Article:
Many Southerners were surprised to see a rapid onslaught of snow. At least 4 inches of snow fell in just a couple of hours in Atlanta, CNN meteorologist Ivan Cabrera said.
As kids reveled in school cancellations, motorists bemoaned slow, sometimes immobilizing and occasionally terrifying conditions.
A dozen tractor-trailers had jackknifed as of 6:30 a.m. Monday along a relatively short stretch of Interstate 30 west of Benton, Arkansas, according to state troopers.
Near Clover, South Carolina, a tractor-trailer collided with a truck carrying lithium hydroxide, a chemical that can react with moisture, but the chemical was safely contained in the truck, authorities told CNN affiliate WBTV in Charlotte, North Carolina. One person was hurt in the accident, the station reported.
Chuck Meadows said he dodged "slipping and sliding" vehicles on Interstate 20 in Atlanta, Georgia, on his way home from a friend's house Sunday night.
"It was traumatic ... the near misses," Meadows, a native Atlantan, said Monday morning. "A large pickup slid toward me on the highway before I decided to get off the highway. There was a hill that a number of people got stuck on."
Farther north, in Kennesaw, Georgia, Sarah DeRoch watched a pickup truck get stuck on her cul-de-sac.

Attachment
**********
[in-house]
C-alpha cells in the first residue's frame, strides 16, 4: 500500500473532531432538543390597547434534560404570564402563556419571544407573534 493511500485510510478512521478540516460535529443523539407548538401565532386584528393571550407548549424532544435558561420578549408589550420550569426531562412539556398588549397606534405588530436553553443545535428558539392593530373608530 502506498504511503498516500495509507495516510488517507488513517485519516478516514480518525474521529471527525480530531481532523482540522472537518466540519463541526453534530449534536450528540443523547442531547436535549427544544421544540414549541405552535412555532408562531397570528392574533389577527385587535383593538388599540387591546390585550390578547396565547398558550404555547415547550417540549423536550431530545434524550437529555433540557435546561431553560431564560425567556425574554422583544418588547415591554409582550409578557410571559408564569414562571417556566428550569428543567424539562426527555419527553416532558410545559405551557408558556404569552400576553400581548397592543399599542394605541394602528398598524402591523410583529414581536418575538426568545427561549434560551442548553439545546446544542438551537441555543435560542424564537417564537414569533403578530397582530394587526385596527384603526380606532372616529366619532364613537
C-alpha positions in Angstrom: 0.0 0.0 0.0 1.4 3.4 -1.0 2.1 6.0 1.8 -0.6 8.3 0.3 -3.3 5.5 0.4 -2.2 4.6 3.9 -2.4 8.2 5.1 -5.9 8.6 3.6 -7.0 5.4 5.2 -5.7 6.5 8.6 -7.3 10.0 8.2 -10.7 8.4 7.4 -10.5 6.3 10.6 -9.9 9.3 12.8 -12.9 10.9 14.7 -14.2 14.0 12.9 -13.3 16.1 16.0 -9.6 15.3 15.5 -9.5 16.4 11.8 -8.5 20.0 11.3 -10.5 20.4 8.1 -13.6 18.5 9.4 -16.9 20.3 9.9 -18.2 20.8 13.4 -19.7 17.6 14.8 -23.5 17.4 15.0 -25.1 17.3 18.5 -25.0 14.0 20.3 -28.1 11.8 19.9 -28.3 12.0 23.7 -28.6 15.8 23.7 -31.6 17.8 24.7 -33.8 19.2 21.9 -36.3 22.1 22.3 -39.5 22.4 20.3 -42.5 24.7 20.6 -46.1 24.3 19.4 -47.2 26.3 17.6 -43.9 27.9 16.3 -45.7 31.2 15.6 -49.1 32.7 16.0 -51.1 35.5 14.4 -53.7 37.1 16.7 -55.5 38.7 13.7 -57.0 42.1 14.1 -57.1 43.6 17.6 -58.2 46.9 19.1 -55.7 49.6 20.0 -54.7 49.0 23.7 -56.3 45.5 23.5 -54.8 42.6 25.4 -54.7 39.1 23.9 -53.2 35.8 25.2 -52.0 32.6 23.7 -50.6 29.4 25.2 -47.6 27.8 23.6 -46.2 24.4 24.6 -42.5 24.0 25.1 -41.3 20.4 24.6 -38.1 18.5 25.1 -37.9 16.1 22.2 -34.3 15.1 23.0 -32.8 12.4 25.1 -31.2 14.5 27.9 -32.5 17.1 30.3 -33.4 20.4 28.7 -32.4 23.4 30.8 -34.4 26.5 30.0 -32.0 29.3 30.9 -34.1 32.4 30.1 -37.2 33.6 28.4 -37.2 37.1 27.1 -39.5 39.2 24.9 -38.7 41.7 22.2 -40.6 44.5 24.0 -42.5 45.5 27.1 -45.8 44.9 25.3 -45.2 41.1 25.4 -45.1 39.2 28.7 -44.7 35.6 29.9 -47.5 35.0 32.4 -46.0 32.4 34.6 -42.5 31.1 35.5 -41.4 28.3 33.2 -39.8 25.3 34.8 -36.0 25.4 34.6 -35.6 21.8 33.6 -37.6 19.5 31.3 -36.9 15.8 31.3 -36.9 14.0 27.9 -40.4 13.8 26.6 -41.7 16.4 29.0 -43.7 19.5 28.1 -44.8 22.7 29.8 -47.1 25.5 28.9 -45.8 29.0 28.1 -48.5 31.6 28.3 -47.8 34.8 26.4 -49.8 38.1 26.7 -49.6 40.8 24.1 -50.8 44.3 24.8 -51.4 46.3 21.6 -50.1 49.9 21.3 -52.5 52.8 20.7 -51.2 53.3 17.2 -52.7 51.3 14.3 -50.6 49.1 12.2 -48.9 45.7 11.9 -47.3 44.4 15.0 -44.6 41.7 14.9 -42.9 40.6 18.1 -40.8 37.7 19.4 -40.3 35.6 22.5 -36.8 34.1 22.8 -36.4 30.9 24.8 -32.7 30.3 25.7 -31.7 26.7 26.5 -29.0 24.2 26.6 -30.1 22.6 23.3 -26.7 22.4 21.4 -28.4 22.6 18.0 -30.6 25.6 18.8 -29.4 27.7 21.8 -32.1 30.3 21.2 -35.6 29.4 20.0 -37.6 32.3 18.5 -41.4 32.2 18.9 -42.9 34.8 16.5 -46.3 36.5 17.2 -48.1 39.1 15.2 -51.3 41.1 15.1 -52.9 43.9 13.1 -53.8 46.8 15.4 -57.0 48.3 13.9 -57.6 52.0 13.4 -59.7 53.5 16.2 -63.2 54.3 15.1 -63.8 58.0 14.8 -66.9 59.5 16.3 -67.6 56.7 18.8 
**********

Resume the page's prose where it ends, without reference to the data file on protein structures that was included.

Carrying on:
"It made the mistake of stopping in the snow," said DeRoch, a native of the Chicago, Illinois, area who, like her husband, is used to heavy snowfall. "We went out to give it some pointers" before the vehicle was eventually towed by another truck, she said.
Meanwhile, her daughter Gwyneth was bursting with anticipation at a canceled school day.
"She's been asking me every five minutes, 'Did they close the schools?'" DeRoch said.
In addition to schools, hundreds of flights were canceled as the Southeast's winter storm began to have a domino effect on travel across the country.
AirTran Airways canceled 270 flights for Monday, most of them heading into Atlanta, spokesman Christopher White said.
Anthony Black, a spokesman for Delta Air Lines, said the airline has planned to cancel 1,450 Delta and Delta Connections on Monday, "approximately 25 percent of all planned flights for the day." Most of those flights were arriving or departing from Atlanta.